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Default Re: Castable - How thin can you go?

I thought someone made an oven using pavers, something like 1 1/2" thick. But these would be a bunch of segments, held together with a refractory mortar.

I would like to imagine much thinner. Everyone knows how strong an egg shell is and how thin it is.

Someone with some math skills should be able to predict at least a range of thicknesses--even though they are not commercially available.

I thought I saw a thread about a rocket stove pizza oven that used a flower pot dome. Instead of looking for the best pot, I thought it would be better to design a dome with the proper ratios in mind. But just thinner than the conventional.

It seems like the most difficult task is making a dome with the right dimensions to work. Additional mass can be added; different insulations used; and all the rest which I consider "decoration" added to suit the end user. (To clarify better-"an operating oven-including opening,landing,transition,chimney etc all included as proper design for dome). Design features I consider decoration-brick,stone,plaster,stucco,other cladding etc. These are reflections of the owners personality.
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Old 02-20-2013, 10:15 AM
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Default Re: Castable - How thin can you go?

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Originally Posted by mikku View Post
I thought someone made an oven using pavers, something like 1 1/2" thick. But these would be a bunch of segments, held together with a refractory mortar.

I would like to imagine much thinner. Everyone knows how strong an egg shell is and how thin it is.
My question would be why would you want to? With a super thin shell you would have to have recharge your fire constantly to maintain temperature, even with good insulation. Also what advantages would you have by making a thin walled oven? IMO, nowhere near enough to offset the inefficiencies.

interesting concept though.
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Old 02-20-2013, 10:19 AM
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Default Re: Castable - How thin can you go?

Normally, concrete is getting dicey at at 3". Using additives and fibers you can get that down to an inch, but those are for non-refractory applications. I would say that less than 3" without SS fibers is pushing it for a refractory situation.
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Old 02-20-2013, 02:43 PM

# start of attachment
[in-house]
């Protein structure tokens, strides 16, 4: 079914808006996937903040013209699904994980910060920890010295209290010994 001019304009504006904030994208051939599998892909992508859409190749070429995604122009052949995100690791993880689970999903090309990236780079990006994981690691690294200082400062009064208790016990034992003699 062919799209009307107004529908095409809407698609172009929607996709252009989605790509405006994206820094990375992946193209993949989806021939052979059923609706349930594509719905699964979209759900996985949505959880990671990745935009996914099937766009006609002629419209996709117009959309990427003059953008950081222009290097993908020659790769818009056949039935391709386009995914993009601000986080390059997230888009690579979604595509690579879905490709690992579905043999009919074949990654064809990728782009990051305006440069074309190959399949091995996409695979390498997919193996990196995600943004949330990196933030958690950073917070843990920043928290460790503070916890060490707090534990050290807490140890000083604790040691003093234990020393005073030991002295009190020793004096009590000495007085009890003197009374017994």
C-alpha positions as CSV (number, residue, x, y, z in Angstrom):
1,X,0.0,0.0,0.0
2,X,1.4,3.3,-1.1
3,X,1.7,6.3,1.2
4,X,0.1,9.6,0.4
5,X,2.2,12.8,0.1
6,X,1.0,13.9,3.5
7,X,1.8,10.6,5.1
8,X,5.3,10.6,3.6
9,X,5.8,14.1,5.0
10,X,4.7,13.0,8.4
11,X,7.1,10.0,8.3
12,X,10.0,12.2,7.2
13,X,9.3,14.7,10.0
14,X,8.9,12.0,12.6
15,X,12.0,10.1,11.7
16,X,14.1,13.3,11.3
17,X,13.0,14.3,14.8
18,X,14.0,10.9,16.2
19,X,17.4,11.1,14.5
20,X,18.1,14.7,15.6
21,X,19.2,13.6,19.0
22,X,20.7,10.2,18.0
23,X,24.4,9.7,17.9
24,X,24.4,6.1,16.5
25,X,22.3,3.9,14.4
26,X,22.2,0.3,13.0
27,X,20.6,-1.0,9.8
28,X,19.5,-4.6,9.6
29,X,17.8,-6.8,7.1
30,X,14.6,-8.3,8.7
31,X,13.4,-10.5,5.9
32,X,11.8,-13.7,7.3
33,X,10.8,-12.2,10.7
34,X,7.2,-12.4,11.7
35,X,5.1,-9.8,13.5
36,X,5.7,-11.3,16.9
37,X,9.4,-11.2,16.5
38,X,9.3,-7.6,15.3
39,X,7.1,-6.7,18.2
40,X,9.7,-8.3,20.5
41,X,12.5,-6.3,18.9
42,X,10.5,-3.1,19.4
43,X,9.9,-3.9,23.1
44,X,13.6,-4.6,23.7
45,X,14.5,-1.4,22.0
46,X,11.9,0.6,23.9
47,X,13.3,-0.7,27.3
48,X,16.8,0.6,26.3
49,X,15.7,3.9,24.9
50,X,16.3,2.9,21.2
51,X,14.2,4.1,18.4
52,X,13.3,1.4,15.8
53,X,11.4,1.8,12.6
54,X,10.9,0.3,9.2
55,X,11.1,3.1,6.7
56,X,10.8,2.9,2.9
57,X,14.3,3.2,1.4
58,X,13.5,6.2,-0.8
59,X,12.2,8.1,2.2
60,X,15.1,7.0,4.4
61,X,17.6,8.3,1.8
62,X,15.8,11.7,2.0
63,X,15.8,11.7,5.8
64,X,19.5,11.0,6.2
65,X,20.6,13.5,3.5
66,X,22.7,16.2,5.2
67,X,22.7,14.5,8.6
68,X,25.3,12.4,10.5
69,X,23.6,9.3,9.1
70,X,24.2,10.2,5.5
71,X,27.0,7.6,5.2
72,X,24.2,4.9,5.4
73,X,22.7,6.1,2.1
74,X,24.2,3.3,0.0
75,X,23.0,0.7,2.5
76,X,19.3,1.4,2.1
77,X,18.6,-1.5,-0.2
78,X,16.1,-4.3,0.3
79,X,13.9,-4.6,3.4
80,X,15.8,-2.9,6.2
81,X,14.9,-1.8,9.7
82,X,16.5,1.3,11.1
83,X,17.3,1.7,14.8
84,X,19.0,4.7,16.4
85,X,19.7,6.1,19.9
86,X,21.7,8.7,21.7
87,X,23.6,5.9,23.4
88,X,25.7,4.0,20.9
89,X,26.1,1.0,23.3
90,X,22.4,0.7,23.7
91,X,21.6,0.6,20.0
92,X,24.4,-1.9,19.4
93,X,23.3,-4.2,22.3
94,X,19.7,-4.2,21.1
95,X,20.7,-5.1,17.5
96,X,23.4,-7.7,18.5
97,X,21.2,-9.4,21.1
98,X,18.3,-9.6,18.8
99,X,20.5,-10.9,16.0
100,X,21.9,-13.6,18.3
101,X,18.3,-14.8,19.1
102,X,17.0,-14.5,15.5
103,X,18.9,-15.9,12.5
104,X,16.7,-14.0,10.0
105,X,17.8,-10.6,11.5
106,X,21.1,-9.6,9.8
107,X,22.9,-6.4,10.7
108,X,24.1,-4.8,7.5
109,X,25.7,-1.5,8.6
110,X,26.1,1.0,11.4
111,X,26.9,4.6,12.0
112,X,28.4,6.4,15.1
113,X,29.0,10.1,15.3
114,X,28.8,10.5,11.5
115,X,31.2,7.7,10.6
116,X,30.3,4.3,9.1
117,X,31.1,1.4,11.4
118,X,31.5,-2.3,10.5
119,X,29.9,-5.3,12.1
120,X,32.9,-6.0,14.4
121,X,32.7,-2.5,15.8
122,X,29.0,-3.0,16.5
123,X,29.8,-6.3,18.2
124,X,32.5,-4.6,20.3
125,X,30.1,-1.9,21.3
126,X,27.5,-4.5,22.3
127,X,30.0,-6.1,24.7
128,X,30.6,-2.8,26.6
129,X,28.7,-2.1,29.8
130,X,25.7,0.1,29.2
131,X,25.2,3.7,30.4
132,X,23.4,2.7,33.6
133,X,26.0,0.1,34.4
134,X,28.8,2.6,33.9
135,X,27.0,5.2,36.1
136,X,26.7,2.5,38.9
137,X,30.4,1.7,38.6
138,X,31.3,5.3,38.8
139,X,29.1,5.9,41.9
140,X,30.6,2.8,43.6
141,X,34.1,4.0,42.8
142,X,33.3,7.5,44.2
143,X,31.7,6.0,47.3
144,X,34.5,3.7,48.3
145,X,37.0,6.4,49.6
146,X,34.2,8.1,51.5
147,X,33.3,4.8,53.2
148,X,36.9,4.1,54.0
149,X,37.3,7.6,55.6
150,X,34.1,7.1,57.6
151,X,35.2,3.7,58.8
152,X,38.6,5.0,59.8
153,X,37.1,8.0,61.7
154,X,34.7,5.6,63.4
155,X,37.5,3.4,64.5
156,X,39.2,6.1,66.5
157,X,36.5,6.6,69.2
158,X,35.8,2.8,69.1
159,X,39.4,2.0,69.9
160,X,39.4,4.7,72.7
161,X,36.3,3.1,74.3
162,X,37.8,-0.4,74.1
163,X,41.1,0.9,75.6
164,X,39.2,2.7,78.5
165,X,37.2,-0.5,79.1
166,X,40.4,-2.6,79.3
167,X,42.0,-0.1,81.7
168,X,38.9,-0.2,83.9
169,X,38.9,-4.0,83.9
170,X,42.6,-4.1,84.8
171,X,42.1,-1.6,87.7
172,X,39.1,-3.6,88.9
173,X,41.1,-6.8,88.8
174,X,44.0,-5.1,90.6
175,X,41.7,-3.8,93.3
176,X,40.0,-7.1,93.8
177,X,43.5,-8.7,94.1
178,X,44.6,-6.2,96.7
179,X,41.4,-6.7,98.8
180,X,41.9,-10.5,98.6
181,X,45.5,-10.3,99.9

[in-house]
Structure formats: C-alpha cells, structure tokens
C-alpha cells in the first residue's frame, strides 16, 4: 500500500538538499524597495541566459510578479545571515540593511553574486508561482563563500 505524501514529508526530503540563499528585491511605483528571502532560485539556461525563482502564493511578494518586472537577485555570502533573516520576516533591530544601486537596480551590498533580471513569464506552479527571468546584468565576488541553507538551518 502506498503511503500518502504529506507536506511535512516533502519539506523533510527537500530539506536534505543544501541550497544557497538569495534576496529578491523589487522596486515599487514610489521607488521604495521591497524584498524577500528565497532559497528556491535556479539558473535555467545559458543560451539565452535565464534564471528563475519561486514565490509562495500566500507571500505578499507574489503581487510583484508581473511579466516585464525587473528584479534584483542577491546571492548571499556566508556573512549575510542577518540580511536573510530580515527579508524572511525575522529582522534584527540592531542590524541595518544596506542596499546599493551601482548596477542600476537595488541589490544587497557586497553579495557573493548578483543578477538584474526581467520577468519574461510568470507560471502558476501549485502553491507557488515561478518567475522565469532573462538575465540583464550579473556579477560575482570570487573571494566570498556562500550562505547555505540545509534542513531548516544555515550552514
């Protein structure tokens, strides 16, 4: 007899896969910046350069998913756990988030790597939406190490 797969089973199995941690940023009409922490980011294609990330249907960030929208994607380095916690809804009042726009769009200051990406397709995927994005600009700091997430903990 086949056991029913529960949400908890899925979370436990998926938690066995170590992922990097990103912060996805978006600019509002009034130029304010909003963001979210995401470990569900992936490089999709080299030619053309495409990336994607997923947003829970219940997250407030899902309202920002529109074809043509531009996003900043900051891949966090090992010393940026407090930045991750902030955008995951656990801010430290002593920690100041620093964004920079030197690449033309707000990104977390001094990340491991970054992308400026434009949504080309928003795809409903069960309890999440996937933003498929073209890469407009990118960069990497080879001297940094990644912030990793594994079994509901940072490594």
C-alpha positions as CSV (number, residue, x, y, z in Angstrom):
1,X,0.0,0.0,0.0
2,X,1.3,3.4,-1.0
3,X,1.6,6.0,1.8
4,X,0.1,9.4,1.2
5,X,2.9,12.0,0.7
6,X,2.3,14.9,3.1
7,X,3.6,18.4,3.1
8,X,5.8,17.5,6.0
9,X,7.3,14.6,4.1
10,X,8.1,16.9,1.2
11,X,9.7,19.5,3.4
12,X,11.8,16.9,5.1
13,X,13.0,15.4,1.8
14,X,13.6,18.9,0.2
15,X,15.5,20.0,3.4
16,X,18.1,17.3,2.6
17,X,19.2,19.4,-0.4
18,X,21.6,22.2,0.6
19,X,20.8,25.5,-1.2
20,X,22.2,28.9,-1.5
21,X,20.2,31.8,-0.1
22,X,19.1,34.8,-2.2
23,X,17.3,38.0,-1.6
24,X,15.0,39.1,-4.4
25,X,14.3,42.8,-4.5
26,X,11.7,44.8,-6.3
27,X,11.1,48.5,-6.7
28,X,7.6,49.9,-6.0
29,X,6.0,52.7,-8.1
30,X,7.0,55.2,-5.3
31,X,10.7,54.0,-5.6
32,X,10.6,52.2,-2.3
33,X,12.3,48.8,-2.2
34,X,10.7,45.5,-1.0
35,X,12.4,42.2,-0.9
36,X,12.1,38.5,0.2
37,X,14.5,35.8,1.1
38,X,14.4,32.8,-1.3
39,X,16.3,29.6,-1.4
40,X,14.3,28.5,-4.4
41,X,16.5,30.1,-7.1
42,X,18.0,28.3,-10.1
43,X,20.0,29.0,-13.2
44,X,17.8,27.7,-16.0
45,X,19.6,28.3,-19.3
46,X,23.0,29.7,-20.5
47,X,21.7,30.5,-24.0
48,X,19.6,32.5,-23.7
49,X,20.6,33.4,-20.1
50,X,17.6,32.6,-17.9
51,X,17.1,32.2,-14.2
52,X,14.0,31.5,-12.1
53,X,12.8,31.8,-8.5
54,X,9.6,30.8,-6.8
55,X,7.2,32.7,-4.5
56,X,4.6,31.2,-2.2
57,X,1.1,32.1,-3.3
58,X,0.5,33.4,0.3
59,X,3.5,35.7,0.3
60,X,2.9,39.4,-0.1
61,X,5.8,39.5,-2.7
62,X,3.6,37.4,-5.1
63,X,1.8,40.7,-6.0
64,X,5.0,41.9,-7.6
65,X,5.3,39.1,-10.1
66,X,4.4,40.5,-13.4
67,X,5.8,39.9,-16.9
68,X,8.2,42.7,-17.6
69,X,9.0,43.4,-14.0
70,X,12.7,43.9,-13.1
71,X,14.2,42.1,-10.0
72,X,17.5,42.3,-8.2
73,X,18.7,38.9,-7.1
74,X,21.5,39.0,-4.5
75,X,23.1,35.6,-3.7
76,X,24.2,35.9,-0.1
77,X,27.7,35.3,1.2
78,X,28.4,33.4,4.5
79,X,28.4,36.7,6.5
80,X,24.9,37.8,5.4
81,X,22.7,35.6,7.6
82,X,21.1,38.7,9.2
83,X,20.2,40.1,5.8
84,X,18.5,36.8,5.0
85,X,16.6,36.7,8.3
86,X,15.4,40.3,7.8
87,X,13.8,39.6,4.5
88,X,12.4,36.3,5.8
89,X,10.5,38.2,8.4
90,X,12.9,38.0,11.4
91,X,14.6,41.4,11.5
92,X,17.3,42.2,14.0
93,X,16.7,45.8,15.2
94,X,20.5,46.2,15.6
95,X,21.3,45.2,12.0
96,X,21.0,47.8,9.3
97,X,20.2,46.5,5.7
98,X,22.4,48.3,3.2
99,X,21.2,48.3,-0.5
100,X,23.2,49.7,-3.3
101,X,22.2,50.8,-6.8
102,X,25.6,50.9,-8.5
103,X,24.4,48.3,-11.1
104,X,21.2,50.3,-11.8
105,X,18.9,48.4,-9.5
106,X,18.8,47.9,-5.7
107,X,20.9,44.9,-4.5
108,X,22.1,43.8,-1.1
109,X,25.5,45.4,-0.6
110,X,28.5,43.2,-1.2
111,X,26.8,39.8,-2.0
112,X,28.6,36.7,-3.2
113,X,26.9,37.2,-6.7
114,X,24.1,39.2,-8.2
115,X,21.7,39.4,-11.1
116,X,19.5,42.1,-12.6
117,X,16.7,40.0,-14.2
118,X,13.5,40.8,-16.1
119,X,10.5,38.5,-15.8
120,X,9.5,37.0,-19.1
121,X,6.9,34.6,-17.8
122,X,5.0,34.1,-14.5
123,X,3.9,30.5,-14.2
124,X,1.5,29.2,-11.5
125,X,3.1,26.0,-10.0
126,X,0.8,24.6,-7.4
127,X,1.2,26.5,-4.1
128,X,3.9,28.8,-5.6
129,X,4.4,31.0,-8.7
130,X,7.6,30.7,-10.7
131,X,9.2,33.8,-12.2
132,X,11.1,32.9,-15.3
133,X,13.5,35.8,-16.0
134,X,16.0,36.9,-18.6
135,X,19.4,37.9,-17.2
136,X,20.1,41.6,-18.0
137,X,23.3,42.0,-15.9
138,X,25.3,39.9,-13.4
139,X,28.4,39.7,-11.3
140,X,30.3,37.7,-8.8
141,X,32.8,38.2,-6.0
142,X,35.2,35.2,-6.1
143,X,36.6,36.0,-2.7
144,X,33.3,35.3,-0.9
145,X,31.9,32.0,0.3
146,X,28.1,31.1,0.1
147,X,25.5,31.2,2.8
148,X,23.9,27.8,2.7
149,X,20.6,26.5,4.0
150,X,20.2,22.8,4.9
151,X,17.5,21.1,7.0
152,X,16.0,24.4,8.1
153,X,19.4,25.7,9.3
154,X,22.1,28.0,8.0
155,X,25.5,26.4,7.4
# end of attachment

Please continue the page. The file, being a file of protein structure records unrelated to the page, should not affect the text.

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Default Re: Castable - How thin can you go?

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Originally Posted by stonecutter View Post
My question would be why would you want to? With a super thin shell you would have to have recharge your fire constantly to maintain temperature, even with good insulation. Also what advantages would you have by making a thin walled oven? IMO, nowhere near enough to offset the inefficiencies.

interesting concept though.
I guess main reason, portability.

Same reason for "Weber" type BBQ grills, people cannot always stay at one location forever or have the inclination to create monuments.

So a day at the beach could include baking a pizza, just throw the portable oven in the car along with the rest of the stuff... Get to your destination--assemble some KD parts--add some "mass" readily available--i.e. beach sand, stone rubble, whatever. Light it up with "twigs", heat beads, and enjoy.. When you leave, return the "re-usables" to their original location. Only difference, they got heated up a little once.

Same concept for renter or apartment dweller. Make your oven portable enough that you can take it with you when you relocate--like a favorite chair, TV, etc... that you and a friend can easily get into a car or pickup and set-up again at your new digs.

The point is "scale", why does an oven need to resemble a garage, interstate tunnel, stadium or cathedral with flying buttresses? Thought there would be some middle ground to explore so more people could enjoy a WFO.

I guess part of this discussion needs to define what are the essential components of a WFO?

Which traditional parts are superfluous and gaudy.

What would a bare bones oven look like? Its design should reflect its function.